How the Rising Action Works in a Story: Definition and Examples of This Dramatic Structure Element
by Joe Bunting in How the Rising Action Works in a Story: Definition and Examples of This Dramatic Structure Element
10:00 am on February 25, 2021
If you’ve ever told a good story—one that has your friends or family on the floor laughing, or else on the edge of their seat asking, “What happened next?!”—then you know that you can’t get to the point of the story too quickly.
Instead, you draw out interest. You talk about all the things that went wrong. You make jokes and accentuate the best details. When you’re done, it’s not the punchline people remember; it’s everything leading up to it.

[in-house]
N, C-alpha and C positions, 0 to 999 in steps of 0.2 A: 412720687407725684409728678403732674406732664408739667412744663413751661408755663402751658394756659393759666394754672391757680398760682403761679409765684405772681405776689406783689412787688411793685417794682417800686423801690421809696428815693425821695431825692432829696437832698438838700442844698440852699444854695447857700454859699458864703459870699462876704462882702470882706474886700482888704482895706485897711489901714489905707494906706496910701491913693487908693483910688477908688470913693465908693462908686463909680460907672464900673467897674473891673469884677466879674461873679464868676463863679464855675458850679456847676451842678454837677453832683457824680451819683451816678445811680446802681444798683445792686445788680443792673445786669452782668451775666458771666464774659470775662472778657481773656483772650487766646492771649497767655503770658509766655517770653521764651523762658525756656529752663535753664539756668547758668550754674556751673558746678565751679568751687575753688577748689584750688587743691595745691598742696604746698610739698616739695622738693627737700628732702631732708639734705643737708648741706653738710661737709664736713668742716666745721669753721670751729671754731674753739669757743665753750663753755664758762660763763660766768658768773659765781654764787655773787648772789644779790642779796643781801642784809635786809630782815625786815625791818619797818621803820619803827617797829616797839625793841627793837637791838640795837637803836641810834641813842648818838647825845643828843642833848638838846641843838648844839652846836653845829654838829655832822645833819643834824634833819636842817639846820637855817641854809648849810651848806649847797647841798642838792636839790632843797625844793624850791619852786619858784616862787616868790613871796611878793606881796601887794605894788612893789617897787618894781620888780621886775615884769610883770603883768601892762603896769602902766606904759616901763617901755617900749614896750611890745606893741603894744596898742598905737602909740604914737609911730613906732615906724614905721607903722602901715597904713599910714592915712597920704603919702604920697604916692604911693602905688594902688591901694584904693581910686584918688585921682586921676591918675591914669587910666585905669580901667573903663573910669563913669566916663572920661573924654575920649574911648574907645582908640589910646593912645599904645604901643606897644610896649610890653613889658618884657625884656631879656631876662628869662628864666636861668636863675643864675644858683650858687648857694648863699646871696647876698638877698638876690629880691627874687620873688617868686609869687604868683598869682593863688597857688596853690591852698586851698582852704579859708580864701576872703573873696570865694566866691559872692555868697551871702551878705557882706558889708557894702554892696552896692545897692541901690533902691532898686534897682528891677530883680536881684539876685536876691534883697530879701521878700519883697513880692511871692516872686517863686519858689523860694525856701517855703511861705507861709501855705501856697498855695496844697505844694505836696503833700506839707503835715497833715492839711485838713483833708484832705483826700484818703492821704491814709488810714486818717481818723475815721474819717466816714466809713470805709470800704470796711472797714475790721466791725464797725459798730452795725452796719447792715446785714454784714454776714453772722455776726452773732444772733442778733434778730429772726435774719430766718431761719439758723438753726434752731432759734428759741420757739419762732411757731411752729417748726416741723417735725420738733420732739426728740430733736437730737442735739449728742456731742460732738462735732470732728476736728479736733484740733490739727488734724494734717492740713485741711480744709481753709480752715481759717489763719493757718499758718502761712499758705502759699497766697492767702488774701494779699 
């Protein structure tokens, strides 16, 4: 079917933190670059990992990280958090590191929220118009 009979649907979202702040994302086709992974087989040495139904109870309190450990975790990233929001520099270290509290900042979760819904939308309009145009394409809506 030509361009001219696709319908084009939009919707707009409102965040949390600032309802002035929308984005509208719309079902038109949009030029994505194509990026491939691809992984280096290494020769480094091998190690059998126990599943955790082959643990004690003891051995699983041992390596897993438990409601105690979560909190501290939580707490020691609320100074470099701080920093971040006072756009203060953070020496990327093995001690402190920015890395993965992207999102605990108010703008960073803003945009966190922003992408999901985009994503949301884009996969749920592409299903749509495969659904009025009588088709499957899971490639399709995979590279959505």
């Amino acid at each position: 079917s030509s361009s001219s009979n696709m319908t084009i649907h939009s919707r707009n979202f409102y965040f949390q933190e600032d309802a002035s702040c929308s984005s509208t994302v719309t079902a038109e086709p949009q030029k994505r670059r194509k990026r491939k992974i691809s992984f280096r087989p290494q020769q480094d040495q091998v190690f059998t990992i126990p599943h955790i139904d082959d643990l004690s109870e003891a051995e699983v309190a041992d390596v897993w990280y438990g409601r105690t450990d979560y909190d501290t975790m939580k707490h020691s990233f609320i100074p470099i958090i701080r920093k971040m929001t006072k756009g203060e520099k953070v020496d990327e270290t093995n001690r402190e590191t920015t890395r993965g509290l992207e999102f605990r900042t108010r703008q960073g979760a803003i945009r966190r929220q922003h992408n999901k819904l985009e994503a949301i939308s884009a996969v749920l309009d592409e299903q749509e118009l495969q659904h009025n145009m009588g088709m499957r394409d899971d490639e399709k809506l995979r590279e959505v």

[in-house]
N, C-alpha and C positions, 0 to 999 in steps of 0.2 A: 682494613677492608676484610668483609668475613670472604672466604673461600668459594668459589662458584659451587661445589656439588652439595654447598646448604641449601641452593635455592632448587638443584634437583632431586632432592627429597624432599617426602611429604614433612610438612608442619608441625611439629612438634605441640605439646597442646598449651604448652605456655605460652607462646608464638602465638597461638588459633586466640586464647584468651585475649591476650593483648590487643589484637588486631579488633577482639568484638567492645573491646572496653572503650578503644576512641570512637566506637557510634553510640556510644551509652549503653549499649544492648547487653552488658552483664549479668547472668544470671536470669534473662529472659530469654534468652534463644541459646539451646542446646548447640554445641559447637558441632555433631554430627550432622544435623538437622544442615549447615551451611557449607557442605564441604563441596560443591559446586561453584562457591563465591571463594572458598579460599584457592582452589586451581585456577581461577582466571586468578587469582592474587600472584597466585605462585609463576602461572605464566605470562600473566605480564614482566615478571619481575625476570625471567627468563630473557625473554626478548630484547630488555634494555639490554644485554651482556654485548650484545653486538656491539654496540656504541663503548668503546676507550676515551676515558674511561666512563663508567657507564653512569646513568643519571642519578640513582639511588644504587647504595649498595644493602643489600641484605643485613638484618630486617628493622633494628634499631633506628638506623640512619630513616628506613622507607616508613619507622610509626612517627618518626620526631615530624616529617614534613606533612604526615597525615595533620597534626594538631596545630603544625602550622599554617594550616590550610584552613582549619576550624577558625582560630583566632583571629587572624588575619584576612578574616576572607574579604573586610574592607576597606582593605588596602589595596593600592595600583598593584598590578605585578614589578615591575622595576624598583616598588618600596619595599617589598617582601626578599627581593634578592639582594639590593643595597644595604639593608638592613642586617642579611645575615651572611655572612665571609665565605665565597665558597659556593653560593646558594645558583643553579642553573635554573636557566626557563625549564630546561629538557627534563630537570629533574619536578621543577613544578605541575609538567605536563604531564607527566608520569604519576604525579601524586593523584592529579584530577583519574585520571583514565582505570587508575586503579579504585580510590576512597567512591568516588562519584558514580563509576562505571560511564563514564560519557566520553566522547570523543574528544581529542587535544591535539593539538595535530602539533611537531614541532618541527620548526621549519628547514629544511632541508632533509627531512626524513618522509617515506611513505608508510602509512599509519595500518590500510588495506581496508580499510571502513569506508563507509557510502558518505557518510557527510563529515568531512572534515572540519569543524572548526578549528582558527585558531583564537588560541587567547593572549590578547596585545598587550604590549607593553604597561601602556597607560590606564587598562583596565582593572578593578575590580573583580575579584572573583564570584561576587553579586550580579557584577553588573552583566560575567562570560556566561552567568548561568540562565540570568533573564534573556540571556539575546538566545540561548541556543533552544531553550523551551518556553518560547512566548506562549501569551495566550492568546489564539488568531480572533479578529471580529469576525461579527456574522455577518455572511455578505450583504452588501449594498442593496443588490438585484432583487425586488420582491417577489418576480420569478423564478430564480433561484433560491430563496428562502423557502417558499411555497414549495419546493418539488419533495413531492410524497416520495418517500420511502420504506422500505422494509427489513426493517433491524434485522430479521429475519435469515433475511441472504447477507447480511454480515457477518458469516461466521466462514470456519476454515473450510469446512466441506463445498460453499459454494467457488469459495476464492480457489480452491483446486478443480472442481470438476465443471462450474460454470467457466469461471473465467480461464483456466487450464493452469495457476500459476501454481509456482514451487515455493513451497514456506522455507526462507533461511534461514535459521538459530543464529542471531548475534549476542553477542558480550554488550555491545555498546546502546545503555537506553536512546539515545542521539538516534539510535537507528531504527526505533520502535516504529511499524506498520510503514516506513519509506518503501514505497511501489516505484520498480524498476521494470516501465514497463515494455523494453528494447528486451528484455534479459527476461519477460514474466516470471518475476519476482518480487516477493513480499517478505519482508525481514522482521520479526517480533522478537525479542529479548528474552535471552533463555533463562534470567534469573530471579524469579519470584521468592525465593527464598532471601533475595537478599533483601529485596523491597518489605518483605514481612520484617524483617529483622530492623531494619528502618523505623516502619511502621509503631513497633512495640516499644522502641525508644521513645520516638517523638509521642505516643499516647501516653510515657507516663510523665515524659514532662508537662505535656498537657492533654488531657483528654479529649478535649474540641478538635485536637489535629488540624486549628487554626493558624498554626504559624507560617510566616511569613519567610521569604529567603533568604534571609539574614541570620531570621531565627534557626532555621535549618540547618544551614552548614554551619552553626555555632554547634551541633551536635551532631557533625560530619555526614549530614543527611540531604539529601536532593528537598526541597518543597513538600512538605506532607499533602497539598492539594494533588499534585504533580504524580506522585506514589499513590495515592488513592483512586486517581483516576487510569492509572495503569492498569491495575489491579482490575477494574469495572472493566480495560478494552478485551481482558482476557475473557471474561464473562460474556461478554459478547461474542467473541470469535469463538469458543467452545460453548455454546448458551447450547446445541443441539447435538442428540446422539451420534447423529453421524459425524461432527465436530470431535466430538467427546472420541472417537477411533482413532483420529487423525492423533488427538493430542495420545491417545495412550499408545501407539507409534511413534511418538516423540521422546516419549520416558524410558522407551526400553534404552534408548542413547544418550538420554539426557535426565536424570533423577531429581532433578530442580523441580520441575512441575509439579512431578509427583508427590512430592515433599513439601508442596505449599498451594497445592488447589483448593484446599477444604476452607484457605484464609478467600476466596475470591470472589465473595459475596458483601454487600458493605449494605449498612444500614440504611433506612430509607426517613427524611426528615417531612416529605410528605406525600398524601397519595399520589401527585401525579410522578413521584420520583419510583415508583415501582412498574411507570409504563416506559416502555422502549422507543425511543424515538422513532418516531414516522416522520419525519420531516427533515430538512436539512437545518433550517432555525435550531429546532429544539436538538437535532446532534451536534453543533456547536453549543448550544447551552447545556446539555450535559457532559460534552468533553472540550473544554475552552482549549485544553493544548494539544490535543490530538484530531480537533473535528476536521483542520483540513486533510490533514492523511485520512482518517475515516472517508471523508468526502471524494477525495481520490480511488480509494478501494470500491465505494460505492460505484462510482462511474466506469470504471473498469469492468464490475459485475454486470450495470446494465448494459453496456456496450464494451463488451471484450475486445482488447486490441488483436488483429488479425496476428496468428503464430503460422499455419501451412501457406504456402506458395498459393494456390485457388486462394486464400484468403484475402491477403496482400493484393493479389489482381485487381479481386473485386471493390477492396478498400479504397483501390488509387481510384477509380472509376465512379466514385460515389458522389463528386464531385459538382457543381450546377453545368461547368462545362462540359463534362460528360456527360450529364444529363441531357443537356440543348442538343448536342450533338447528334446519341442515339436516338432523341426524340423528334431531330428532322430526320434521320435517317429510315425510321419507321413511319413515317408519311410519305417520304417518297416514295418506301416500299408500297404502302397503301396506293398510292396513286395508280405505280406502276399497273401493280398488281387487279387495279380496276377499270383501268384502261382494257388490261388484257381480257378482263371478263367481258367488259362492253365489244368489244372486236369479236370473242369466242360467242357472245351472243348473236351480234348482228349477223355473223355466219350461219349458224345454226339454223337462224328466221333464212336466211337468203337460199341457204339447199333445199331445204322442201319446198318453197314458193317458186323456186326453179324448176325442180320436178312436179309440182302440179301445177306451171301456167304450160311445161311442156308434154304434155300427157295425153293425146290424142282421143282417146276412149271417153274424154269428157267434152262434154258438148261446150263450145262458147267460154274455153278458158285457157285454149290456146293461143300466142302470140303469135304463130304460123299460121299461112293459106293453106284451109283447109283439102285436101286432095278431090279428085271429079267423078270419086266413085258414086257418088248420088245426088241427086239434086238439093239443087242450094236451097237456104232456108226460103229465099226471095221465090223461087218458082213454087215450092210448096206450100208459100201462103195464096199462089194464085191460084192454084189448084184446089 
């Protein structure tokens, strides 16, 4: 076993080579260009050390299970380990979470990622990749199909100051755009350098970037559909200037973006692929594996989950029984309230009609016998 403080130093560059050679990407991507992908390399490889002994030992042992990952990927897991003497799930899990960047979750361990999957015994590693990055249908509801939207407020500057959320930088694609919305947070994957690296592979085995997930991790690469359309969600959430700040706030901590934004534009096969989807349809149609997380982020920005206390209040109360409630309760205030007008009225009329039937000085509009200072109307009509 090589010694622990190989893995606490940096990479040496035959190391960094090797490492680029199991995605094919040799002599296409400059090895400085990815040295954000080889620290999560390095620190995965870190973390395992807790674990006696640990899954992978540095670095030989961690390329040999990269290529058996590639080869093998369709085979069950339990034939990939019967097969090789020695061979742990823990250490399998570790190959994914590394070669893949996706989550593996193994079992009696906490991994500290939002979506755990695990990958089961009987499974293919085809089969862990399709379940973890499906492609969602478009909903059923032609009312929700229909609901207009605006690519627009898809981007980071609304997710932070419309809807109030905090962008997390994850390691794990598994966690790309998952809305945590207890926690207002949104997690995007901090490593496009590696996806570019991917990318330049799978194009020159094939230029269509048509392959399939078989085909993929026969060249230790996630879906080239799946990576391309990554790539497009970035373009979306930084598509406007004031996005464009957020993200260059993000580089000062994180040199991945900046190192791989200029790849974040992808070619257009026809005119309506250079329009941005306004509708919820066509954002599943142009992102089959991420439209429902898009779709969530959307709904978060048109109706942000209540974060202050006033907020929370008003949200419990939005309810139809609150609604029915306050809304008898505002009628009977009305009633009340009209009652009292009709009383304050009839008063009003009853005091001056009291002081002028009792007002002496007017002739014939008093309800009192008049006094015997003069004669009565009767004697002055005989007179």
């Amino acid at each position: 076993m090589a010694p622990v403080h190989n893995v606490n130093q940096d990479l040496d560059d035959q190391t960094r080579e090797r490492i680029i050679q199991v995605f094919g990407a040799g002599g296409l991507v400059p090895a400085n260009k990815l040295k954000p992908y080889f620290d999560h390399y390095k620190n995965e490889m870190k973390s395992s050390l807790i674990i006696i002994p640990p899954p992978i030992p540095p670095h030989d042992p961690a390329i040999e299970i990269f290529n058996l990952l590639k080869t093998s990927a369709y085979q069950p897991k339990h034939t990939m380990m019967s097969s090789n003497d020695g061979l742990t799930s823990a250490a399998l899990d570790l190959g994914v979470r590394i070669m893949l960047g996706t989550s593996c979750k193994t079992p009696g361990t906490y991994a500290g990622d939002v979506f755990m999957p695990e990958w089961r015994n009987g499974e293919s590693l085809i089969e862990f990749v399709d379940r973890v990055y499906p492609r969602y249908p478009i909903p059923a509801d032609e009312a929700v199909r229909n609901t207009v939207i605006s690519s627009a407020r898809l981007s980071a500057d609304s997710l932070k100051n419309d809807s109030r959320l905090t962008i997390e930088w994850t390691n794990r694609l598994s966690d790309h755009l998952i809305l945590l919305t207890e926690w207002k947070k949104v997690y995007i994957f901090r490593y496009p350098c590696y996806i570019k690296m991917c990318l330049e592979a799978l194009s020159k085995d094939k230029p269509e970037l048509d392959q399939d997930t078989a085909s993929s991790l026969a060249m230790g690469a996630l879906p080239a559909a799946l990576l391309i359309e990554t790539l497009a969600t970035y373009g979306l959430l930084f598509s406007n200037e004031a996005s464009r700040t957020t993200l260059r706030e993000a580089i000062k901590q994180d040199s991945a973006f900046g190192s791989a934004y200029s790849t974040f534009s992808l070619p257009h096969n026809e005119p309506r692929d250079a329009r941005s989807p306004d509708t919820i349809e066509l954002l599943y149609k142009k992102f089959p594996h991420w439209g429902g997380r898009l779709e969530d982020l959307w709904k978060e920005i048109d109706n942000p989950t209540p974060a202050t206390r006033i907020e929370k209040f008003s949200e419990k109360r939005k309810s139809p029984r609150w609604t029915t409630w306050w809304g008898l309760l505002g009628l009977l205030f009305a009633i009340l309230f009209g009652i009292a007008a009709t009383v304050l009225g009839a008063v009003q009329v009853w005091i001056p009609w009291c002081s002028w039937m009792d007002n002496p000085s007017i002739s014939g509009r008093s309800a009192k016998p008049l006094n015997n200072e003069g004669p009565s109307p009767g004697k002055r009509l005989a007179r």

The same is true when you’re writing a story, particularly in novels, memoirs, and screenplays. It’s called the Rising Action, and it’s essential to get it right IF you want to write entertaining, informative, and deeply connecting stories.
In this article, I’m going to talk about the rising action: what it is, how it works in a story, how it’s been treated by scholars who study story structure throughout history, and finally how you can use it to write a great story.